[EM] Saari's Basic Argument
Forest Simmons
fsimmons at pcc.edu
Tue Jan 14 12:51:02 PST 2003
In EM archives message #8999 Alex recounts in his own words Saari's idea
of subtracting out the symmetrical part of a ballot pattern and then
deciding the winner on the basis of the residual ballots.
Let's do an example:
7 ABC, 5 ACB , 9 CAB, 3 CBA, 7 BCA, 8 BAC.
If we subtract three of each kind, we are left with
4 ABC, 2 ACB, 6 CAB, 0 CBA, 4 BCA, 5 BAC.
Now subtract four copies of the cycle {ABC, CAB, BCA} to get
0 ABC, 2 ACB, 2 CAB, 0 CBA, 0 BCA, 5 BAC.
Now subtract two copies of the symmetric pair {CAB, BCA}.
0 ABC, 2 ACB, 0 CAB, 0 CBA, 0 BCA, 3 BAC.
The residual ballot set is
2 ACB
3 BAC.
At this point we part company with Saari who would give the win to A
on the basis of the Borda Count.
>From the game theoretic point of view, if the majority winner B is not
awarded the win, there is too much incentive for insincere ranking and for
propping up candidates with dummy clones (like C in this residual
election).
The interesting thing that I just realized recently is that in three way
races removal of all the symmetry will always leave a residual in which at
least one of the candidates has no first place votes.
So the majority criterion is enough to decide which candidate wins the
residual election.
In fact, the residual will be restricted to one semicircle of the clock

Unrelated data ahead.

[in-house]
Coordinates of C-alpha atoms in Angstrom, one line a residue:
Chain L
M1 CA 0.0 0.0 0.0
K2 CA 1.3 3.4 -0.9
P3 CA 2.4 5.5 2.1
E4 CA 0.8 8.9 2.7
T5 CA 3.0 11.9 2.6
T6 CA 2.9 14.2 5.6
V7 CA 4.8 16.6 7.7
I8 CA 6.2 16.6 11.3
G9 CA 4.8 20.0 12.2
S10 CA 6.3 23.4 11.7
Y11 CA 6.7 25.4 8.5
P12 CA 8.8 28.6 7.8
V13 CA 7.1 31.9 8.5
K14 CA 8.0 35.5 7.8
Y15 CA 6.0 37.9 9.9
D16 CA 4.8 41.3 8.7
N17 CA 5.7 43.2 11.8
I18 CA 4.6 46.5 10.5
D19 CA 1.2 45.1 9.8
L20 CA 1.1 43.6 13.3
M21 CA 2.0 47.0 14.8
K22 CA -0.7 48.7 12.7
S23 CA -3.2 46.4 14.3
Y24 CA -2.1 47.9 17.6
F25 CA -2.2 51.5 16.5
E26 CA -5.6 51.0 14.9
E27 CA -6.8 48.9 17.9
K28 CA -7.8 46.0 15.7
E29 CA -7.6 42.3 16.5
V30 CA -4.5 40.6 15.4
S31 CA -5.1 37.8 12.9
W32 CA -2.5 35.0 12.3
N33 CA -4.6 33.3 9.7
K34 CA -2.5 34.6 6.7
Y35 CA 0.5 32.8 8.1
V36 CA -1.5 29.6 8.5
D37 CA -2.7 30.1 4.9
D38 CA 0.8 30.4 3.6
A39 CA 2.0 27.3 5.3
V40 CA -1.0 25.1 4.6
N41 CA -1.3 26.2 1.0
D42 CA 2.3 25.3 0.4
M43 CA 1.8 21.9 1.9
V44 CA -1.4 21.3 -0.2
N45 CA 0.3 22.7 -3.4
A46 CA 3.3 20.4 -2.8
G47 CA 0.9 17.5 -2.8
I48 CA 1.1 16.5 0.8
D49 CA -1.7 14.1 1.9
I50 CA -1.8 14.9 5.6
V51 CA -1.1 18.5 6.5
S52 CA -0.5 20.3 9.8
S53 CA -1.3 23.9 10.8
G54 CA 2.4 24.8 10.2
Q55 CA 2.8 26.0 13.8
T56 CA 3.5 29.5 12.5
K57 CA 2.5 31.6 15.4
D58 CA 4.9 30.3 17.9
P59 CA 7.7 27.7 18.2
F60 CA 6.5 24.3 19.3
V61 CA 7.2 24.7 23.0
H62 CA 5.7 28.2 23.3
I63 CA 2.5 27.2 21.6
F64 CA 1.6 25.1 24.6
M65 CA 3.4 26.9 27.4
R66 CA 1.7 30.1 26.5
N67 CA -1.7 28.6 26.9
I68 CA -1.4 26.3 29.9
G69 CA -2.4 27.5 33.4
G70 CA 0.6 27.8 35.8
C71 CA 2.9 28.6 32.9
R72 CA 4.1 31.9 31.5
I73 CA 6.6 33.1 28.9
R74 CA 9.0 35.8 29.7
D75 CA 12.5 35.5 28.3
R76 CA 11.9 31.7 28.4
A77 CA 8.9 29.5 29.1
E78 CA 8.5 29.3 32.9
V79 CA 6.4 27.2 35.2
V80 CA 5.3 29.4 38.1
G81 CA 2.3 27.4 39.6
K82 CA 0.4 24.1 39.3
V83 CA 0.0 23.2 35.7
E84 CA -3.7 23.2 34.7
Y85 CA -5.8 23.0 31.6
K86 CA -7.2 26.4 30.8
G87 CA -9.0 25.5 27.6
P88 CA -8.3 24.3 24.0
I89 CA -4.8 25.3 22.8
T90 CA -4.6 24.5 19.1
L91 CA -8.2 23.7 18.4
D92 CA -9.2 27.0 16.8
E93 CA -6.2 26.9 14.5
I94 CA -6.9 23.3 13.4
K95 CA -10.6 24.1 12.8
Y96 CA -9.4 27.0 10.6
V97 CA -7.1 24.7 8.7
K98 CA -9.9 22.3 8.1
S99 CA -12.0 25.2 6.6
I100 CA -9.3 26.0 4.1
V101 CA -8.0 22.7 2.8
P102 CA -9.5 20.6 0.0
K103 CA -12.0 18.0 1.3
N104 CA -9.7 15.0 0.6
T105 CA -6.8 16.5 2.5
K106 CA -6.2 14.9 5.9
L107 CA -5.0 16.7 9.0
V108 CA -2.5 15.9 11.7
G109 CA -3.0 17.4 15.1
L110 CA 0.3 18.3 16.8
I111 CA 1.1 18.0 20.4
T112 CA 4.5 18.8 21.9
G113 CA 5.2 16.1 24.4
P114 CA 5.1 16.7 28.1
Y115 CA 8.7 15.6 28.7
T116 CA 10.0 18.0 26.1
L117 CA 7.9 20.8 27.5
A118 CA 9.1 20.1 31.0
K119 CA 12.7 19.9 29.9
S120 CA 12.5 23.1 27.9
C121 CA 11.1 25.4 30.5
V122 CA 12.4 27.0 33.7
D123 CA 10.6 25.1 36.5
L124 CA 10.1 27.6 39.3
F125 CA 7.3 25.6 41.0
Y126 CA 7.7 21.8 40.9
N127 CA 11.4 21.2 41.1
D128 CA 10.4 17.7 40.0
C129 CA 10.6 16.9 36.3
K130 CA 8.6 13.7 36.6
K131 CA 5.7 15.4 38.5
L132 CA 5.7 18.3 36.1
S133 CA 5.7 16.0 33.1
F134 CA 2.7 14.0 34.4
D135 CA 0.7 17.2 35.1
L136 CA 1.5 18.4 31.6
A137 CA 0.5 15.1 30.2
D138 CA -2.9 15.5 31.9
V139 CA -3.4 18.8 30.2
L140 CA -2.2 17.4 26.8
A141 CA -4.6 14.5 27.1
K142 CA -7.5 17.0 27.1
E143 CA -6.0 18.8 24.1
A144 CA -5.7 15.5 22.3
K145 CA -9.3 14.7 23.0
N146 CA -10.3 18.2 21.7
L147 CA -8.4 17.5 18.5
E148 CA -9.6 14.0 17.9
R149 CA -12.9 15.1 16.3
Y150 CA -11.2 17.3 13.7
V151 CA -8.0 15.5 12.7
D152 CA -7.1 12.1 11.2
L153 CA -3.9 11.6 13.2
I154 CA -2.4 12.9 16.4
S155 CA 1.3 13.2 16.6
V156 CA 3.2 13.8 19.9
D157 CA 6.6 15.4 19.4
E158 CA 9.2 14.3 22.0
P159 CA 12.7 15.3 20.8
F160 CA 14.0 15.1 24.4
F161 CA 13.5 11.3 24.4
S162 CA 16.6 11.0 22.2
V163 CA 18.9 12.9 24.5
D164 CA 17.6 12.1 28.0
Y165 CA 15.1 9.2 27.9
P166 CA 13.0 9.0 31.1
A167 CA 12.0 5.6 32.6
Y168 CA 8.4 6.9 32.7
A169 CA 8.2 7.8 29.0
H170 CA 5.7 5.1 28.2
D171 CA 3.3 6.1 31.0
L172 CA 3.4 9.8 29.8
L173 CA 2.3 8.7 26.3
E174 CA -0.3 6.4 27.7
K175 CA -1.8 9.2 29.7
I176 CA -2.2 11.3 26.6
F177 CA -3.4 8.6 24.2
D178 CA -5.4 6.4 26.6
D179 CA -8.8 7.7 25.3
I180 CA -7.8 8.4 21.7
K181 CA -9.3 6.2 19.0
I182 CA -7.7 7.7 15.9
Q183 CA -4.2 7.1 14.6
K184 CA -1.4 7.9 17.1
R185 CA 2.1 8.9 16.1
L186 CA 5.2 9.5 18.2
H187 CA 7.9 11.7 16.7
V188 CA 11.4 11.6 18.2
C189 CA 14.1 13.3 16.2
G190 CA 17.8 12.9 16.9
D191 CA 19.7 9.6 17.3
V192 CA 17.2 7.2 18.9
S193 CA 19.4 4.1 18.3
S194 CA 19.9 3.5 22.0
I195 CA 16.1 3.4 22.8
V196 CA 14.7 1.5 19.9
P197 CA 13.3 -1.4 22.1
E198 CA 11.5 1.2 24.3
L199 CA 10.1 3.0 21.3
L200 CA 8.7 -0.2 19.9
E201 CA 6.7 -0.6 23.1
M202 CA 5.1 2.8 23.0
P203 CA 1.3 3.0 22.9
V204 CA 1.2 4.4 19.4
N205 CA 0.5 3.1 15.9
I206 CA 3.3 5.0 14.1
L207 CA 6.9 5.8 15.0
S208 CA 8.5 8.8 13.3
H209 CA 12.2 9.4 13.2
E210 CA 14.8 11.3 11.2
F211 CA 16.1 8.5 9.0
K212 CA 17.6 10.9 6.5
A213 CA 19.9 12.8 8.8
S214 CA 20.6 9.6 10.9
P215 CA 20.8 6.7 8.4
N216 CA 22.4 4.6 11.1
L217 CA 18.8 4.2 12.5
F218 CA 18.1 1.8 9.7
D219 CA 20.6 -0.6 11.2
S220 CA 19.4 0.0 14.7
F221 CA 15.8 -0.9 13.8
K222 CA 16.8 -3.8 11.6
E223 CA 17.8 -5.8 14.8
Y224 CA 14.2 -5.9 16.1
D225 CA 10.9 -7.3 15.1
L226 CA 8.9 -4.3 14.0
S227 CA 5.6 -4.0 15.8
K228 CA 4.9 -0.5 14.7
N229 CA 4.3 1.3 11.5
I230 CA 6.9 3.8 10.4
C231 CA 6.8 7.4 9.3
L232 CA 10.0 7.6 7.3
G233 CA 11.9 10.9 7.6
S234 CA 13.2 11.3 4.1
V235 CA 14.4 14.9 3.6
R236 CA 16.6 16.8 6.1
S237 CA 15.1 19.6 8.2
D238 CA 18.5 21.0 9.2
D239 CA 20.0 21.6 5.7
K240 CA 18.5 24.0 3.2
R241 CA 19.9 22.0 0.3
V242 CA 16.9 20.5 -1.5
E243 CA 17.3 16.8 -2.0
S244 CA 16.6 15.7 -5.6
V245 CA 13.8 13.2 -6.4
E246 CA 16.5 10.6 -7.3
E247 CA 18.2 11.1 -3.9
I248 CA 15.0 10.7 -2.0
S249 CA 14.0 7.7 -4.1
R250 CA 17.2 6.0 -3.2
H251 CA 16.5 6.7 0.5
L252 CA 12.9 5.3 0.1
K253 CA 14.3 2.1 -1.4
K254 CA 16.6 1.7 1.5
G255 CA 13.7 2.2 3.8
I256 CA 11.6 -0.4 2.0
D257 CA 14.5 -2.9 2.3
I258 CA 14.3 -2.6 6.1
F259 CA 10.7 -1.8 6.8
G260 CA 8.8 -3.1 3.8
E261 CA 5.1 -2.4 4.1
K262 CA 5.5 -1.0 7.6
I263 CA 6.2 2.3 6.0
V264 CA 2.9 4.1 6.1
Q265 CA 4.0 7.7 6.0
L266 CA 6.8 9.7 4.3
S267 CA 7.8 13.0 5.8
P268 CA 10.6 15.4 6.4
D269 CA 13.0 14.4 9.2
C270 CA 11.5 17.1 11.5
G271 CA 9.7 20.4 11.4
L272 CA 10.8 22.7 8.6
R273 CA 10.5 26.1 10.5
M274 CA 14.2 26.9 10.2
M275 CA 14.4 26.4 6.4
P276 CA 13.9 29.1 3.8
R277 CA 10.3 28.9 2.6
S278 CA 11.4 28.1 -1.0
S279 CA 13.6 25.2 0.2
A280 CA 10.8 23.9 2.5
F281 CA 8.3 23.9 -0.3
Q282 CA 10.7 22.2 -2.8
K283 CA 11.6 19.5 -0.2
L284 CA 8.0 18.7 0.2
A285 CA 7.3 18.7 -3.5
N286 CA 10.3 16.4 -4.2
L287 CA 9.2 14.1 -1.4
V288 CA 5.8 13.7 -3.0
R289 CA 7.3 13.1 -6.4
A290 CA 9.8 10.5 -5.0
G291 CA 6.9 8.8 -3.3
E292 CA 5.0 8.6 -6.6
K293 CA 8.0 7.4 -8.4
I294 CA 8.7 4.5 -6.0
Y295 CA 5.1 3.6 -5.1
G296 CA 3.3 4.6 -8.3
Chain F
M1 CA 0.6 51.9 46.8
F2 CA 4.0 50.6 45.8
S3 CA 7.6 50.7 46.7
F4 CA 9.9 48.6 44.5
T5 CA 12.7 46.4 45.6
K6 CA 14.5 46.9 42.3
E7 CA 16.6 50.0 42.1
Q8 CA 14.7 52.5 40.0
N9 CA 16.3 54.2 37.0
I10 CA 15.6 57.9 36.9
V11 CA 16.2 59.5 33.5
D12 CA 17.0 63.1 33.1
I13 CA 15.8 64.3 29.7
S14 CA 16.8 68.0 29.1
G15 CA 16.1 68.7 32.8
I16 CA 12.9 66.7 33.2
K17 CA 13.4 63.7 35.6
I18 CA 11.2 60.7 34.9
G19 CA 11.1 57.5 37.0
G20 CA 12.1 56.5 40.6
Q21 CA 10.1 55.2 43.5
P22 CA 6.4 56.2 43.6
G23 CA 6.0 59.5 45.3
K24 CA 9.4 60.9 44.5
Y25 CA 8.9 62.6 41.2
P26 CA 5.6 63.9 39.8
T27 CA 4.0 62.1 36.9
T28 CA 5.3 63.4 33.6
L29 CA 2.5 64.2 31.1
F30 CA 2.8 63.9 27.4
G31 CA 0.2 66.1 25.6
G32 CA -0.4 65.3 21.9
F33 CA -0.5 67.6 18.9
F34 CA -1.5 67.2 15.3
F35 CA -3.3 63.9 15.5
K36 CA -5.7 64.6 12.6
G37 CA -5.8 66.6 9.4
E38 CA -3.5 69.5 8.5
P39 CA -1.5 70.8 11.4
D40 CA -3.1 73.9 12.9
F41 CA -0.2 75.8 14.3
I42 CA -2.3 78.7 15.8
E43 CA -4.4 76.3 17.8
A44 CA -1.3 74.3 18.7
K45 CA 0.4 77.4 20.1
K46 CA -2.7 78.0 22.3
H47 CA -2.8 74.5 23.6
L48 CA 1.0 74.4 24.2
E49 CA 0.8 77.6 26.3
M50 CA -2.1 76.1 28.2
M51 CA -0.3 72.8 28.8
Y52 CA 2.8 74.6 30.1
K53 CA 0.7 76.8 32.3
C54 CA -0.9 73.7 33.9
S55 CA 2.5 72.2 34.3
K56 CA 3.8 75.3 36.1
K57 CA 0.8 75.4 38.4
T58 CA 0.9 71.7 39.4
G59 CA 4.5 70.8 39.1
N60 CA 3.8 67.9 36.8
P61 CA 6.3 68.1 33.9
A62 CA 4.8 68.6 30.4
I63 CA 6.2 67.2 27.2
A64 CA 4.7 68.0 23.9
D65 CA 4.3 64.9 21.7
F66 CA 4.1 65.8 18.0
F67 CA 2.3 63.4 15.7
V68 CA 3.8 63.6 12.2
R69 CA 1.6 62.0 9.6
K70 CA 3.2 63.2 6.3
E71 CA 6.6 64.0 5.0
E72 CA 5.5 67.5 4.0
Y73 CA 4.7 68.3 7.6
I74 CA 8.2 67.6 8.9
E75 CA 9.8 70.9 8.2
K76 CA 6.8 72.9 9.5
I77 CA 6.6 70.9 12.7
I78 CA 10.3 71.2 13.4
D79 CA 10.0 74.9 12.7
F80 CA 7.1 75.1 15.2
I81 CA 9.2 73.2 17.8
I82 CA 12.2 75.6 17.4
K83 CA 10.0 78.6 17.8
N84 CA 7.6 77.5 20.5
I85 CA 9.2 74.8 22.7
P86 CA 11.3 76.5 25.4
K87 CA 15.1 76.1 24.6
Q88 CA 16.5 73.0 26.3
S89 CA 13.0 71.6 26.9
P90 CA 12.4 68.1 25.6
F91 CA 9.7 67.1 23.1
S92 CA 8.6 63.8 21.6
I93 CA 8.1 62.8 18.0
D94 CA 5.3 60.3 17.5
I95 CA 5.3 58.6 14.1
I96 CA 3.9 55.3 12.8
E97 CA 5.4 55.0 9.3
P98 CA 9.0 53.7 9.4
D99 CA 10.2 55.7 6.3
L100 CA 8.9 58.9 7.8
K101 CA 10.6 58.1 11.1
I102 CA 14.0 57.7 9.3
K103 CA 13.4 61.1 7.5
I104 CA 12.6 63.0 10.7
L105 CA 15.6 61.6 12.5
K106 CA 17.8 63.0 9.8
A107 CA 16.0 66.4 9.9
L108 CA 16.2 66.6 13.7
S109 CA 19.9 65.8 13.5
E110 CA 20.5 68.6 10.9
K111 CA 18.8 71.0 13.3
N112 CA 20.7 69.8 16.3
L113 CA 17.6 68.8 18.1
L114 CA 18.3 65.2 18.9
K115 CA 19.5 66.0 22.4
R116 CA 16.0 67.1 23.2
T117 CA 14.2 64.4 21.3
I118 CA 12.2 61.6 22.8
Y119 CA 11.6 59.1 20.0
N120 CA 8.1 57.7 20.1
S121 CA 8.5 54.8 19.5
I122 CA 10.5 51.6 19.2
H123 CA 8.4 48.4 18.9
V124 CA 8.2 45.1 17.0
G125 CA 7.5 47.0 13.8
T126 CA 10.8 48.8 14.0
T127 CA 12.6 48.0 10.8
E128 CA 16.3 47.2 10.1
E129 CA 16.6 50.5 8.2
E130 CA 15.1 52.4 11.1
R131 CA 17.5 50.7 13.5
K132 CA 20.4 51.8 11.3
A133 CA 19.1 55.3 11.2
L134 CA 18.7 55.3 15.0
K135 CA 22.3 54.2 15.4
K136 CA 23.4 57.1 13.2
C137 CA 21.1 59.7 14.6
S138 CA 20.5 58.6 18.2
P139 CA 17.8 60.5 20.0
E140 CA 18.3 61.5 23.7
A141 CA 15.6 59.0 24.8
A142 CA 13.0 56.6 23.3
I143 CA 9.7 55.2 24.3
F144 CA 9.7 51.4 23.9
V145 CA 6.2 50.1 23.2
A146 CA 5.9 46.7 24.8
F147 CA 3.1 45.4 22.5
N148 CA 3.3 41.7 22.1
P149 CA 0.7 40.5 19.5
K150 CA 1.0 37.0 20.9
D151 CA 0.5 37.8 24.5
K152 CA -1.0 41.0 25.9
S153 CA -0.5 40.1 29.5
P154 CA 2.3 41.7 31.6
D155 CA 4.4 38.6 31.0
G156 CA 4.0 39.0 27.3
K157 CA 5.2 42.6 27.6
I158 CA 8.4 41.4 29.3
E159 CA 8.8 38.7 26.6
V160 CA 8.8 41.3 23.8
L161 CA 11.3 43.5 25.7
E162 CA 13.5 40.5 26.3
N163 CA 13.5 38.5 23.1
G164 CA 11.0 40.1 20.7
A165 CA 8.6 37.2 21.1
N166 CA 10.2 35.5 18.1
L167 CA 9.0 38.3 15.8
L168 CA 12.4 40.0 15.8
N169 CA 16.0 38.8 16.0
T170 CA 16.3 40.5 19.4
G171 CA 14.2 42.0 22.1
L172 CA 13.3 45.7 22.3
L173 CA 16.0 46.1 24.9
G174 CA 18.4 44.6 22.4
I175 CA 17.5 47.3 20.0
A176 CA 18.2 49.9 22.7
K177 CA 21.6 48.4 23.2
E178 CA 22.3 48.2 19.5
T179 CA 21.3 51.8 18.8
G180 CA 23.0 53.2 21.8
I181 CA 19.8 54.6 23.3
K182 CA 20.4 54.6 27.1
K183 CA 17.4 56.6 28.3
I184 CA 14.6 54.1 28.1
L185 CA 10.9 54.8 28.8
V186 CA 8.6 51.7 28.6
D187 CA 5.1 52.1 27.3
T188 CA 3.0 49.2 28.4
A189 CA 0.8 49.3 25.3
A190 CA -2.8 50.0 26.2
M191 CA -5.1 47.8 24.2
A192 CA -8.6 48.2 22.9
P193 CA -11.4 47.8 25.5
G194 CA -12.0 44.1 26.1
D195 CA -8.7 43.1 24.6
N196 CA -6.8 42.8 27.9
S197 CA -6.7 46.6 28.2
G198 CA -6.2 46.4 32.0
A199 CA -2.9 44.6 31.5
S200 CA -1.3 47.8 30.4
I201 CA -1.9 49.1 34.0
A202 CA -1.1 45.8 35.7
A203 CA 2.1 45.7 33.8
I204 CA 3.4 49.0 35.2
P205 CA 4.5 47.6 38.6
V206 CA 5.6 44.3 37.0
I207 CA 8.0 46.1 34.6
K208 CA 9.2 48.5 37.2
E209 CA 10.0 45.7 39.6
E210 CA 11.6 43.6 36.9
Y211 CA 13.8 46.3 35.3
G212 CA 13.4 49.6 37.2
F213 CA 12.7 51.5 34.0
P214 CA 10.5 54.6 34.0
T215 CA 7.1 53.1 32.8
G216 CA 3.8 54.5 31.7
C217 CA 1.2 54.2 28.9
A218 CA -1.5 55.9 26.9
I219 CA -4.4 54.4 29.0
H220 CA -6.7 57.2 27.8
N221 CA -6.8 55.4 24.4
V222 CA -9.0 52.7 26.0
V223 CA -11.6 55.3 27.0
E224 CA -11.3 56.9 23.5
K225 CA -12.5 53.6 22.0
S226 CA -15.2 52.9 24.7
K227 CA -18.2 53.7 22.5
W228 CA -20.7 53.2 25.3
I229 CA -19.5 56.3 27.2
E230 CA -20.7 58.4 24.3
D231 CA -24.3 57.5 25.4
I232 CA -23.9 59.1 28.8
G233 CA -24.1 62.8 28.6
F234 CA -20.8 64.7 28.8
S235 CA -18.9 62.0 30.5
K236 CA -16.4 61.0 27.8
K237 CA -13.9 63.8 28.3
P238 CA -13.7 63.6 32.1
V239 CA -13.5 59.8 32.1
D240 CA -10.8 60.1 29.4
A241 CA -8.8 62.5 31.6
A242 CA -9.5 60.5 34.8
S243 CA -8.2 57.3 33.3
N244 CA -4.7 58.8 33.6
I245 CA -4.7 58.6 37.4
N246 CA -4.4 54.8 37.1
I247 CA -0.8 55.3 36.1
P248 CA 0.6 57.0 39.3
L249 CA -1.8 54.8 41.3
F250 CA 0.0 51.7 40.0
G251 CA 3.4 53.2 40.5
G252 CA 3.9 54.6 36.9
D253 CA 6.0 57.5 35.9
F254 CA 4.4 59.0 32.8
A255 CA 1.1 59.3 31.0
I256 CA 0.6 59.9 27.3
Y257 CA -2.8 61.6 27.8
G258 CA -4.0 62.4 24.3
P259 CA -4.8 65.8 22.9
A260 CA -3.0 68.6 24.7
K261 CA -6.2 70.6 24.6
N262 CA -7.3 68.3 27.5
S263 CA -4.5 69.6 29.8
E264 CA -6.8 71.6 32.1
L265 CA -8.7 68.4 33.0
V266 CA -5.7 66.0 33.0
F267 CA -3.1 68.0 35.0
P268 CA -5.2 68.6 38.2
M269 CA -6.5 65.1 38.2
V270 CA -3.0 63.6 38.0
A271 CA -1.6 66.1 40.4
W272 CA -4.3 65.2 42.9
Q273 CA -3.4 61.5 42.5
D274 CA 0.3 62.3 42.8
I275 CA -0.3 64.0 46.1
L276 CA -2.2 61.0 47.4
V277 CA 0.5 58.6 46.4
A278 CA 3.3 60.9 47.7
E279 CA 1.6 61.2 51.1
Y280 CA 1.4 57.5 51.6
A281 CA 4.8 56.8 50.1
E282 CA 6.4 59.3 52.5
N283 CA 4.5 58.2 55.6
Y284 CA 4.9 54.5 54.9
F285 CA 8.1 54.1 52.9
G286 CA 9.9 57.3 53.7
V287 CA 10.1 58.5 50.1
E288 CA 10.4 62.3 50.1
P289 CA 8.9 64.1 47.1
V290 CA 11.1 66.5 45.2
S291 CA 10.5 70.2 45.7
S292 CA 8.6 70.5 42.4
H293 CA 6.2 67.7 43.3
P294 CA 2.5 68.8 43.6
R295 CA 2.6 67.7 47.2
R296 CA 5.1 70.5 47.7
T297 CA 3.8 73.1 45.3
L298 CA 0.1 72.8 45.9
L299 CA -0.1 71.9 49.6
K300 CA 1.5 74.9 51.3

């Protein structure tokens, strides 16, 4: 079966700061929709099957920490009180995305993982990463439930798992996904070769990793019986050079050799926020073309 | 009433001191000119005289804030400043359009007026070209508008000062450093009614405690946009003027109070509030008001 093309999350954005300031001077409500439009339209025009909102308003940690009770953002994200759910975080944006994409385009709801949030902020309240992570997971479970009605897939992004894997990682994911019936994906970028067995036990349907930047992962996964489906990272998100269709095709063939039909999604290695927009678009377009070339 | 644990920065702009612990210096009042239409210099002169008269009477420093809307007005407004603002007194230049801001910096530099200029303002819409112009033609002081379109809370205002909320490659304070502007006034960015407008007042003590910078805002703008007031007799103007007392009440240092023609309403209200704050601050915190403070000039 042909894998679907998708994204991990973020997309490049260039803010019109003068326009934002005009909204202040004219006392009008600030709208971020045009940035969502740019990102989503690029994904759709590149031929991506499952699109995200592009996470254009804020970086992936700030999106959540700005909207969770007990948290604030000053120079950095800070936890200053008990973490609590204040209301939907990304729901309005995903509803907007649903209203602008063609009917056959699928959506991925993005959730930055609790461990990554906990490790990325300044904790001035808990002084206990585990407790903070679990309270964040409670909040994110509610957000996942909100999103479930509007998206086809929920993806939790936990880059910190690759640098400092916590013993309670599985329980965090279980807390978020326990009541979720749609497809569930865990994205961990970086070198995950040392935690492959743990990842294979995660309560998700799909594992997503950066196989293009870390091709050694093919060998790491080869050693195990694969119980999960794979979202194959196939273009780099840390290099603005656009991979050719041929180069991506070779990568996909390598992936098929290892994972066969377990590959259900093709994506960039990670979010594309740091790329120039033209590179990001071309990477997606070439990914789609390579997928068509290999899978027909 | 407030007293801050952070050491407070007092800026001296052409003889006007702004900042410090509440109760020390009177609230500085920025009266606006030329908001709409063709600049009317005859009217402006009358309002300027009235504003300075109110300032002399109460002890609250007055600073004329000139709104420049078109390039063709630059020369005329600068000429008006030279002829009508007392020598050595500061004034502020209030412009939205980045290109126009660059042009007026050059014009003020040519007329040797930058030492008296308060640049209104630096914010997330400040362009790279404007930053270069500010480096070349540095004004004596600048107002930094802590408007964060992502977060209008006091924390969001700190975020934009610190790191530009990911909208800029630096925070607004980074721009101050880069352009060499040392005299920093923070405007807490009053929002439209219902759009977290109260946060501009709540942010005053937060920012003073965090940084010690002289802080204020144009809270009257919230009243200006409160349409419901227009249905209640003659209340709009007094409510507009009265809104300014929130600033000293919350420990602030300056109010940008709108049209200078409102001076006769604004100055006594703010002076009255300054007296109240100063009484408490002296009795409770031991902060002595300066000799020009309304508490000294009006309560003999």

face that I described in a recent posting, and which I include here:
Think of the preference orders ACB, CAB, CBA, BCA, BAC, and ABC positioned
on the face of a clock at the respective even hour marks 2, 4, 6, 8, 10,
and 12.
Notice that any three consecutive orders have only two candidates in first
place positions. In other words, when all of the (residual) factions fit
into one semicircle, the problem has been reduced to a choice between two
first placers.
[When all of the symmetry has been removed, there will be an empty
semicircle, so the remaining factions will be contained in a semicircle,
as required.]
This can be adapted to account for truncated rankings as well, if we agree
that A = .5 ABC + .5 ACB, for example.
In the case of full rankings of three candidates, this residual method
seems to always gives the same result as the Kemeny order, MinMax, Ranked
Pairs, SSD, etc. for the original problem.
So Saari's symmetry approach supports Condorcet more than Borda.
It would be interesting to see how far this approach could be taken in the
four candidate case.
In that case the adjacency graph of the 24 orderings fits in natural
symmetry on the surface of a sphere and as the vertices of a solid with 14
faces and 36 edges. [Six of the faces are squares, and the other eight are
hexagons.]
Forest
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